From Ferdinando, the old Spanish form of a Germanic name composed of the elements fardi "journey" and nand "daring, brave". The Visigoths brought the name to the Iberian Peninsula, where it entered into the royal families of Spain and Portugal. From there it became common among the Habsburg royal family of the Holy Roman Empire and Austria, starting with the Spanish-born Ferdinand I in the 16th century. A notable bearer was Portuguese explorer Ferdinand Magellan (1480-1521), called Fernão de Magalhães in Portuguese, who was the leader of the first expedition to sail around the earth.
FERNAND m French
French form of FERDINAND.
FINN (1) m Irish Mythology, Irish
Older Irish form of FIONN. This is also the usual Anglicized spelling of the name. As a surname it is borne by Huckleberry Finn, a character in Mark Twain's novels.
FIONA f Scottish, English
Feminine form of FIONN. This name was (first?) used by Scottish poet James Macpherson in his poem 'Fingal' (1762).
FLORA f English, German, Dutch, Italian, Spanish, Portuguese, Roman Mythology
Derived from Latin flos meaning "flower". Flora was the Roman goddess of flowers and spring, the wife of Zephyr the west wind. It has been used as a given name since the Renaissance, starting in France. In Scotland it was sometimes used as an Anglicized form of Fionnghuala.
FORREST m English
From an English surname meaning "forest", originally belonging to a person who lived near a forest. In America it has sometimes been used in honour of the Confederate Civil War general Nathan Bedford Forrest (1821-1877). This name was borne by the title character in the movie 'Forrest Gump' (1994) about a loveable simpleton. Use of the name increased when the movie was released, but has since faded away.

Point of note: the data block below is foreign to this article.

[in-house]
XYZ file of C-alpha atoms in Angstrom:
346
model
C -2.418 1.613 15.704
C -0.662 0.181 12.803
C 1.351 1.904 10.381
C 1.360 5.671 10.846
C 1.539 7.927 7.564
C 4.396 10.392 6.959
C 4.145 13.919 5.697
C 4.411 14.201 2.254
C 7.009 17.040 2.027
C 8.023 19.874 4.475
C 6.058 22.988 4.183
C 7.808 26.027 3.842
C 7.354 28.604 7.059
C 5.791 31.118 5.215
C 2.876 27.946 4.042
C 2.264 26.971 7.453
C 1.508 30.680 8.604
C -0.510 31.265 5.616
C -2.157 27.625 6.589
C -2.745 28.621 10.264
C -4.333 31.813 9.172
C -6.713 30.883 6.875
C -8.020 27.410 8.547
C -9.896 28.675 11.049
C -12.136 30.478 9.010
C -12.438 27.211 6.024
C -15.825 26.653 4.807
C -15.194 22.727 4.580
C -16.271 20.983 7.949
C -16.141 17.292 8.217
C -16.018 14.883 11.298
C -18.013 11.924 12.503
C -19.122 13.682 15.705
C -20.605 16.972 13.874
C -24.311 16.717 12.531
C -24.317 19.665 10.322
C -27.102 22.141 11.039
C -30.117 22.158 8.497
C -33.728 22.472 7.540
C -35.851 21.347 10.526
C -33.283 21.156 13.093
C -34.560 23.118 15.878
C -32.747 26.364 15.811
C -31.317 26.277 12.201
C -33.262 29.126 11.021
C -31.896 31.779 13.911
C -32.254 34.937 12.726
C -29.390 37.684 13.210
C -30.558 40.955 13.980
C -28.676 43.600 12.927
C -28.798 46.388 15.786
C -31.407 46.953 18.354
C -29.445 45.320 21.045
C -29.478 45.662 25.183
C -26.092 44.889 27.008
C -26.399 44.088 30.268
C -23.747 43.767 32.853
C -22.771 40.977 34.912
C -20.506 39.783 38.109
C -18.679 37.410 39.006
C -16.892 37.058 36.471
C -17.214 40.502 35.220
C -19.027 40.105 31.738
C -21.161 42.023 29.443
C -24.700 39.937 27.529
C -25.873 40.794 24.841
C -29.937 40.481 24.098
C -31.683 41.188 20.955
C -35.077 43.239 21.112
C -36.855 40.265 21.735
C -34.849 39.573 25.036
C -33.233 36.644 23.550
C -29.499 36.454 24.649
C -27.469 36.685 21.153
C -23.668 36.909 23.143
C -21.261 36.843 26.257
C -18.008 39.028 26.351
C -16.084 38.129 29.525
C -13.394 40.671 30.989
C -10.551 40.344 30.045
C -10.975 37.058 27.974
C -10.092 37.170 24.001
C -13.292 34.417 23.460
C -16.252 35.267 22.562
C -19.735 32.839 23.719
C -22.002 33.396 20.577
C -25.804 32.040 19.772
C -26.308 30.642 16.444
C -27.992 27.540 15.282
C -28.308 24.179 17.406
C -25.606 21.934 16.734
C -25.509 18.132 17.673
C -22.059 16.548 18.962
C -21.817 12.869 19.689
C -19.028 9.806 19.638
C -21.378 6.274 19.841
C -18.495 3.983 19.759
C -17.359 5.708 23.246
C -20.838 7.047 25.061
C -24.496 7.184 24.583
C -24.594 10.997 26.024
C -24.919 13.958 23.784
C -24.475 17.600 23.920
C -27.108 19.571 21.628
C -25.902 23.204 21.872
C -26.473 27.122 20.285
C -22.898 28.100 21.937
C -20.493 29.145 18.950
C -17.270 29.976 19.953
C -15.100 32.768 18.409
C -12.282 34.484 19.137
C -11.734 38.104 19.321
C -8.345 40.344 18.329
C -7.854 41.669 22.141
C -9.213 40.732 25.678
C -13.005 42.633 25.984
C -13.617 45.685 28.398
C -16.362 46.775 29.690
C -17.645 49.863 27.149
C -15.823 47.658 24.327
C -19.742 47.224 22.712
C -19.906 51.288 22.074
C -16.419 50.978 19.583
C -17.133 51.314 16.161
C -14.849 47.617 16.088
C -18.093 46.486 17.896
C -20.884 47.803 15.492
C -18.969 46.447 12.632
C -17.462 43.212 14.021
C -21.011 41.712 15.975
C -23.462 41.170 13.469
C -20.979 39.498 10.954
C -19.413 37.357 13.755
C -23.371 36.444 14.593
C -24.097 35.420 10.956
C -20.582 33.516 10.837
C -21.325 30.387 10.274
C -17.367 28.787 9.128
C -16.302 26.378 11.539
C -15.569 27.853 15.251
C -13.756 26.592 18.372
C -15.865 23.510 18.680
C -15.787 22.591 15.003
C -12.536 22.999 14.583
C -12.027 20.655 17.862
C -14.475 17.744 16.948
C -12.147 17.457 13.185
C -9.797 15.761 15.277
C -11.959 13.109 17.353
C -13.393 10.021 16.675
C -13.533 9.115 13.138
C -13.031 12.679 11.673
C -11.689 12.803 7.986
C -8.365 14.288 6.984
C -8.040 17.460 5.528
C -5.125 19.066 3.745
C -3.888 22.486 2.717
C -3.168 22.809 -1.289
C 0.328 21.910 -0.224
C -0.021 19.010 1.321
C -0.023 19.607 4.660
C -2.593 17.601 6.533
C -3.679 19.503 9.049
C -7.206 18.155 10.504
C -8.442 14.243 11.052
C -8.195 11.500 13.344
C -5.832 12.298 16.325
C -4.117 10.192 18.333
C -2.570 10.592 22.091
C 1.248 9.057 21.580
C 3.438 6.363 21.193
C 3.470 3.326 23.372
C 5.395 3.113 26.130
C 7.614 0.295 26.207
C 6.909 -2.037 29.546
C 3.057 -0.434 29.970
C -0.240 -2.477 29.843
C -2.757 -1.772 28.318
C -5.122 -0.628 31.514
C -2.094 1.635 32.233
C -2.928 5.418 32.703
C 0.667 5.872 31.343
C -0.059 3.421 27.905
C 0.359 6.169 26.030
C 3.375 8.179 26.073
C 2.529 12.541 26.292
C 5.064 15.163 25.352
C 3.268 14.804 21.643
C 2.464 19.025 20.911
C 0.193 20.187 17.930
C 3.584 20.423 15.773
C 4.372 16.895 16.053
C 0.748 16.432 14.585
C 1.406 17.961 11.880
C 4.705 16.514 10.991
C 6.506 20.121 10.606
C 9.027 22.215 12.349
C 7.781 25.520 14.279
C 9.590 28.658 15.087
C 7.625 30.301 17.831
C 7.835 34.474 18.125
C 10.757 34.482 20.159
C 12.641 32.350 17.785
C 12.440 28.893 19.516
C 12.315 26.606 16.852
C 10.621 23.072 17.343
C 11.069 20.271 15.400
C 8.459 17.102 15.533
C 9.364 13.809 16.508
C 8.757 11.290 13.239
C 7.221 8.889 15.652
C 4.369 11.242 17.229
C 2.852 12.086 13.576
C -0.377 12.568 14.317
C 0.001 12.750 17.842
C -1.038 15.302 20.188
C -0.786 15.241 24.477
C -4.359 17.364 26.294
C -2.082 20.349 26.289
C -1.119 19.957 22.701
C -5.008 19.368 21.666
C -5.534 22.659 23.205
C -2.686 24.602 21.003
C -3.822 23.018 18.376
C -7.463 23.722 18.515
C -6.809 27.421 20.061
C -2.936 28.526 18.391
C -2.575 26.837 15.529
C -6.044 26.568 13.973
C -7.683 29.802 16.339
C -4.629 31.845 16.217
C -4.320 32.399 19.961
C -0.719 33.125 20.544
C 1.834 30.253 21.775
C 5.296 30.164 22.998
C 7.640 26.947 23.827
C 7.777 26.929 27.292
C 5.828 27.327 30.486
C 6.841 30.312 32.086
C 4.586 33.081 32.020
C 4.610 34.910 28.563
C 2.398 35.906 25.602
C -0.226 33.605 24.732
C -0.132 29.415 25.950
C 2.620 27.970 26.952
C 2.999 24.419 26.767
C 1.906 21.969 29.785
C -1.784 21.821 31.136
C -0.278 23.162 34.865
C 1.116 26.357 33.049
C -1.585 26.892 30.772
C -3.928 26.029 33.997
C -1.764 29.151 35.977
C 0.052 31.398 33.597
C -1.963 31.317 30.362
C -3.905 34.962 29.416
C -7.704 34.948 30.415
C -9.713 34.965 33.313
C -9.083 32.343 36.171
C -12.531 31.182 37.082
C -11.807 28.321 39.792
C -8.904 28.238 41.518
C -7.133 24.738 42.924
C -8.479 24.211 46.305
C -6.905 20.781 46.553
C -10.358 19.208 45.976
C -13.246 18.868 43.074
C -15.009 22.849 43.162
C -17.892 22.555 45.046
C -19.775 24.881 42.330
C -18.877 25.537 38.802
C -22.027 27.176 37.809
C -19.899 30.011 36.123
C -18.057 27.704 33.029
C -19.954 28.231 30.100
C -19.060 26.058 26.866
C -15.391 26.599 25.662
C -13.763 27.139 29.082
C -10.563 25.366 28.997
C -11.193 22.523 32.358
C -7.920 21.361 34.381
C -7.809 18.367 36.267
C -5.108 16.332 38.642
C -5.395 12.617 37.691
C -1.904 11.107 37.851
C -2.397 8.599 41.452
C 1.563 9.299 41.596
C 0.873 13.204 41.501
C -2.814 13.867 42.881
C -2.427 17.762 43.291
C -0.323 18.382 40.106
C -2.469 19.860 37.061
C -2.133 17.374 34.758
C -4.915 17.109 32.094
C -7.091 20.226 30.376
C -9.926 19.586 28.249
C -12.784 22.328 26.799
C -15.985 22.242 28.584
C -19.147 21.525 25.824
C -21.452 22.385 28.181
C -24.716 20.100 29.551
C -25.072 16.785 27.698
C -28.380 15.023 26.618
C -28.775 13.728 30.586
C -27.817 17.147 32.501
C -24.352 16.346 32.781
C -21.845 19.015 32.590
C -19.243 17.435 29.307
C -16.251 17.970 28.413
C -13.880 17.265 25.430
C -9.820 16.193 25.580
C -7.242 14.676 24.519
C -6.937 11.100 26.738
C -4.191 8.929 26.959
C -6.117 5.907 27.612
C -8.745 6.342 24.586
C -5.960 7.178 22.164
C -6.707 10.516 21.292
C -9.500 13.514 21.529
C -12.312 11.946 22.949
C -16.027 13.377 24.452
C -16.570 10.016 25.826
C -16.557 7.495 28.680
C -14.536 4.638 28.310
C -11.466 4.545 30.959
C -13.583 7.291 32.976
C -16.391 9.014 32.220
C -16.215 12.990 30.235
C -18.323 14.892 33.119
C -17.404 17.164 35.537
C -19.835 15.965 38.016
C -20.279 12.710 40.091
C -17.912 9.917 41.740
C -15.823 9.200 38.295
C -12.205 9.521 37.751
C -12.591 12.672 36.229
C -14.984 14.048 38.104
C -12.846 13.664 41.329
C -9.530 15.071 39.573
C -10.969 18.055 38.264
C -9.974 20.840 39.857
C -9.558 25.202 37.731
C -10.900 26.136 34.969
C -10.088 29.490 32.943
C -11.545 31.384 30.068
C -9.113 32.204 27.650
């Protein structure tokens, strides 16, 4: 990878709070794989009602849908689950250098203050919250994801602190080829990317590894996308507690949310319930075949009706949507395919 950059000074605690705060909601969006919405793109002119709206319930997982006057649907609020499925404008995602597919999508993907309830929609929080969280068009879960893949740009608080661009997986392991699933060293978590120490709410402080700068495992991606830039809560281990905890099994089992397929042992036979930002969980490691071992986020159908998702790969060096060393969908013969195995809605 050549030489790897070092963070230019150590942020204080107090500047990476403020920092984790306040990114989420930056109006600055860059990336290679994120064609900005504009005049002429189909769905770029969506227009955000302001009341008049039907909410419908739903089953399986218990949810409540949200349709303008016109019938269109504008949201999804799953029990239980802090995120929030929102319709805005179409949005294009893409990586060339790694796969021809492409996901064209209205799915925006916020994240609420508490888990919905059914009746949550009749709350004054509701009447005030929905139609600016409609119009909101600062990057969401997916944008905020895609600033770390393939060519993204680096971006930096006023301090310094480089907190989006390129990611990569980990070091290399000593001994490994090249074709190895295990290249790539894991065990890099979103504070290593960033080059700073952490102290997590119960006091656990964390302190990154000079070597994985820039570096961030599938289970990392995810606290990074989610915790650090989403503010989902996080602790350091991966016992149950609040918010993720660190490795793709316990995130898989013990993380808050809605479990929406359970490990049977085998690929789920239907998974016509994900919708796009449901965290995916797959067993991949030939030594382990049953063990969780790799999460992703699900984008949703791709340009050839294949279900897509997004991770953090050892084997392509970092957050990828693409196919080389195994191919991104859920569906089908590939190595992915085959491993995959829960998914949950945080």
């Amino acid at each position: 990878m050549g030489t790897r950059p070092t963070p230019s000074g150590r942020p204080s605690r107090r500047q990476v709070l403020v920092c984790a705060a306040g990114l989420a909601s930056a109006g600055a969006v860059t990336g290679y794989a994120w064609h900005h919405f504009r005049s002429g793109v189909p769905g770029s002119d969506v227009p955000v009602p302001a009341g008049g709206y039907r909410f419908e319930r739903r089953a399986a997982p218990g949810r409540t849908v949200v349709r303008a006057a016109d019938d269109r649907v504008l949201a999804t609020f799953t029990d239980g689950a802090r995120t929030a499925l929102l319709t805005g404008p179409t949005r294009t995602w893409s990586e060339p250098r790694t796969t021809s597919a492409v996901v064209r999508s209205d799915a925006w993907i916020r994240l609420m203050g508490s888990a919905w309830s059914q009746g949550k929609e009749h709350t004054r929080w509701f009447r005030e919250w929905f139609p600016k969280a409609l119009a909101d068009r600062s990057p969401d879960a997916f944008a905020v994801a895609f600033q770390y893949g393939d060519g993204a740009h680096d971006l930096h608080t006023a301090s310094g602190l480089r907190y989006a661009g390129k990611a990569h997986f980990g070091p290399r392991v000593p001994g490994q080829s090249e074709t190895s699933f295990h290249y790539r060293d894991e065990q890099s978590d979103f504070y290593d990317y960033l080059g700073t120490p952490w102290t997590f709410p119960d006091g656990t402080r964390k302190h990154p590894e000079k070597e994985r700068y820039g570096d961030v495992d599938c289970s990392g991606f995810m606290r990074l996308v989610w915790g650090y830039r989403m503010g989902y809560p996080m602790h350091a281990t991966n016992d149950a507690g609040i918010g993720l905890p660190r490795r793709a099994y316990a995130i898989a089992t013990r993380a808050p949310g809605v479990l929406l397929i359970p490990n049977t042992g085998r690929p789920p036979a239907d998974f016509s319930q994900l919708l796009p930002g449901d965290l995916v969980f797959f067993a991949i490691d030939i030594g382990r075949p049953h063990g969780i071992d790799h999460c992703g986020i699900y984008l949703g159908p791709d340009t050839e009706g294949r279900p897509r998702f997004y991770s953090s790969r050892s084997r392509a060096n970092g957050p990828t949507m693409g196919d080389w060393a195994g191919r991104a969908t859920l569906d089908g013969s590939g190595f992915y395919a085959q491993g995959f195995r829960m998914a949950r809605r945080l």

FRANZ m German
German form of Franciscus (see FRANCIS). This name was borne by the influential author Franz Kafka (1883-1924), writer of 'The Trial' and 'The Castle' among other works. Also, rulers of Austria and the Holy Roman Empire have had this name.
FREDERICK m English
English form of a Germanic name meaning "peaceful ruler", derived from frid "peace" and ric "ruler, power". This name has long been common in continental Germanic-speaking regions, being borne by rulers of the Holy Roman Empire, Germany, Austria, Scandinavia, and Prussia. Notables among these rulers include the 12th-century Holy Roman emperor and crusader Frederick I Barbarossa, the 13th-century emperor and patron of the arts Frederick II, and the 18th-century Frederick II of Prussia, known as Frederick the Great.... [more]
GAIUS m Ancient Roman, Biblical Latin, Biblical
Roman praenomen, or given name, of uncertain meaning. It is possibly derived from Latin gaudere "to rejoice", though it may be of unknown Etruscan origin. This was a very common Roman praenomen, the most famous bearers being Gaius Julius Caesar, the great leader of the Roman Republic, and his adopted son Gaius Octavius (later known as Augustus), the first Roman emperor. This name also appears in the New Testament belonging to a bishop of Ephesus who is regarded as a saint.
GALLUS m Ancient Roman
Roman cognomen meaning "rooster" in Latin. It could also refer to a person from Gaul (Latin Gallia). This was the name of a 7th-century Irish saint, a companion of Saint Columbanus, who later became a hermit in Switzerland.
GARETH m Welsh, English (British), Arthurian Romance
Meaning unknown. It first appears in this form in Thomas Malory's 15th-century compilation of Arthurian legends 'Le Morte d'Arthur', in which Gareth was a Knight of the Round Table, the brother of Sir Gawain. Malory based the name on Gahariet, which was the name of a similar Arthurian character in French sources. It may ultimately have a Welsh origin, possibly related to gwaredd meaning "gentleness".
GARRICK m English